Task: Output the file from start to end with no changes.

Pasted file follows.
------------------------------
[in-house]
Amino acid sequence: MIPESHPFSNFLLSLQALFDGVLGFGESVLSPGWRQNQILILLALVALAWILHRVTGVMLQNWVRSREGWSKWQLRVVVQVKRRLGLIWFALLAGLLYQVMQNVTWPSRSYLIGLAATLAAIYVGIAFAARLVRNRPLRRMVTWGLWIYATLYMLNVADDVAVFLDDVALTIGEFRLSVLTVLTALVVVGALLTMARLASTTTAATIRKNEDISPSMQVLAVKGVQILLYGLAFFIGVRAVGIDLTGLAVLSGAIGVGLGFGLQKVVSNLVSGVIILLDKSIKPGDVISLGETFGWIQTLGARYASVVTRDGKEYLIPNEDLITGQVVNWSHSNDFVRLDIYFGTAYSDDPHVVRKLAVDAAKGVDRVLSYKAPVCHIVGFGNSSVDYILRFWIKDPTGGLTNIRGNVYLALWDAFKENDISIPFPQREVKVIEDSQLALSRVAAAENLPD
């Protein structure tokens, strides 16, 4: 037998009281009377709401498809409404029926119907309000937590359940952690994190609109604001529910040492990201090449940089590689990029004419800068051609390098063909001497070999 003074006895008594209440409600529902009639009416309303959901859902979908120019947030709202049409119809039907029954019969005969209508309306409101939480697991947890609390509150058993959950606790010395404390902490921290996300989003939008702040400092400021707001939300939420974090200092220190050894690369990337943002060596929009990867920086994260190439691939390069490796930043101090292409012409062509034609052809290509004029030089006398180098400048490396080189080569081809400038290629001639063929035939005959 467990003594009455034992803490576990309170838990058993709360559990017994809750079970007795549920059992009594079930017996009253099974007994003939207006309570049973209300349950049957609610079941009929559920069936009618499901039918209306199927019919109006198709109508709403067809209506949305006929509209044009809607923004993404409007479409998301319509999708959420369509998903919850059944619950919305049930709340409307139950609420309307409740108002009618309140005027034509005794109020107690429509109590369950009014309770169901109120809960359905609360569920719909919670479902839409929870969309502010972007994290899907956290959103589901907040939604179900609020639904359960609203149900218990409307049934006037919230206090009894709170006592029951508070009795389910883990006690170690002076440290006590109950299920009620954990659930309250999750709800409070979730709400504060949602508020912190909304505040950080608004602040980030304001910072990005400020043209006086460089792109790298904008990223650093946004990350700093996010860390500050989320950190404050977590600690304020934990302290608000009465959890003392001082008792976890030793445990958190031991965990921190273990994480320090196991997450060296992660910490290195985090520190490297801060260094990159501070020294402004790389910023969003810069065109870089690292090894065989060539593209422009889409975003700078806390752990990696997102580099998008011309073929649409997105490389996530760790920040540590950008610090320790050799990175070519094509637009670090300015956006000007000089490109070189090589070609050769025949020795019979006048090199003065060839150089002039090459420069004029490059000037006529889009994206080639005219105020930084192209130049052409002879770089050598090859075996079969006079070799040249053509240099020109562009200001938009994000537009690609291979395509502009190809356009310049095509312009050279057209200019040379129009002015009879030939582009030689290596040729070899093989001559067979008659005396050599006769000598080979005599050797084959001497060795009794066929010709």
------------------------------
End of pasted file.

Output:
[in-house]
Amino acid sequence: MIPESHPFSNFLLSLQALFDGVLGFGESVLSPGWRQNQILILLALVALAWILHRVTGVMLQNWVRSREGWSKWQLRVVVQVKRRLGLIWFALLAGLLYQVMQNVTWPSRSYLIGLAATLAAIYVGIAFAARLVRNRPLRRMVTWGLWIYATLYMLNVADDVAVFLDDVALTIGEFRLSVLTVLTALVVVGALLTMARLASTTTAATIRKNEDISPSMQVLAVKGVQILLYGLAFFIGVRAVGIDLTGLAVLSGAIGVGLGFGLQKVVSNLVSGVIILLDKSIKPGDVISLGETFGWIQTLGARYASVVTRDGKEYLIPNEDLITGQVVNWSHSNDFVRLDIYFGTAYSDDPHVVRKLAVDAAKGVDRVLSYKAPVCHIVGFGNSSVDYILRFWIKDPTGGLTNIRGNVYLALWDAFKENDISIPFPQREVKVIEDSQLALSRVAAAENLPD
């Protein structure tokens, strides 16, 4: 037998009281009377709401498809409404029926119907309000937590359940952690994190609109604001529910040492990201090449940089590689990029004419800068051609390098063909001497070999 003074006895008594209440409600529902009639009416309303959901859902979908120019947030709202049409119809039907029954019969005969209508309306409101939480697991947890609390509150058993959950606790010395404390902490921290996300989003939008702040400092400021707001939300939420974090200092220190050894690369990337943002060596929009990867920086994260190439691939390069490796930043101090292409012409062509034609052809290509004029030089006398180098400048490396080189080569081809400038290629001639063929035939005959 467990003594009455034992803490576990309170838990058993709360559990017994809750079970007795549920059992009594079930017996009253099974007994003939207006309570049973209300349950049957609610079941009929559920069936009618499901039918209306199927019919109006198709109508709403067809209506949305006929509209044009809607923004993404409007479409998301319509999708959420369509998903919850059944619950919305049930709340409307139950609420309307409740108002009618309140005027034509005794109020107690429509109590369950009014309770169901109120809960359905609360569920719909919670479902839409929870969309502010972007994290899907956290959103589901907040939604179900609020639904359960609203149900218990409307049934006037919230206090009894709170006592029951508070009795389910883990006690170690002076440290006590109950299920009620954990659930309250999750709800409070979730709400504060949602508020912190909304505040950080608004602040980030304001910072990005400020043209006086460089792109790298904008990223650093946004990350700093996010860390500050989320950190404050977590600690304020934990302290608000009465959890003392001082008792976890030793445990958190031991965990921190273990994480320090196991997450060296992660910490290195985090520190490297801060260094990159501070020294402004790389910023969003810069065109870089690292090894065989060539593209422009889409975003700078806390752990990696997102580099998008011309073929649409997105490389996530760790920040540590950008610090320790050799990175070519094509637009670090300015956006000007000089490109070189090589070609050769025949020795019979006048090199003065060839150089002039090459420069004029490059000037006529889009994206080639005219105020930084192209130049052409002879770089050598090859075996079969006079070799040249053509240099020109562009200001938009994000537009690609291979395509502009190809356009310049095509312009050279057209200019040379129009002015009879030939582009030689290596040729070899093989001559067979008659005396050599006769000598080979005599050797084959001497060795009794066929010709």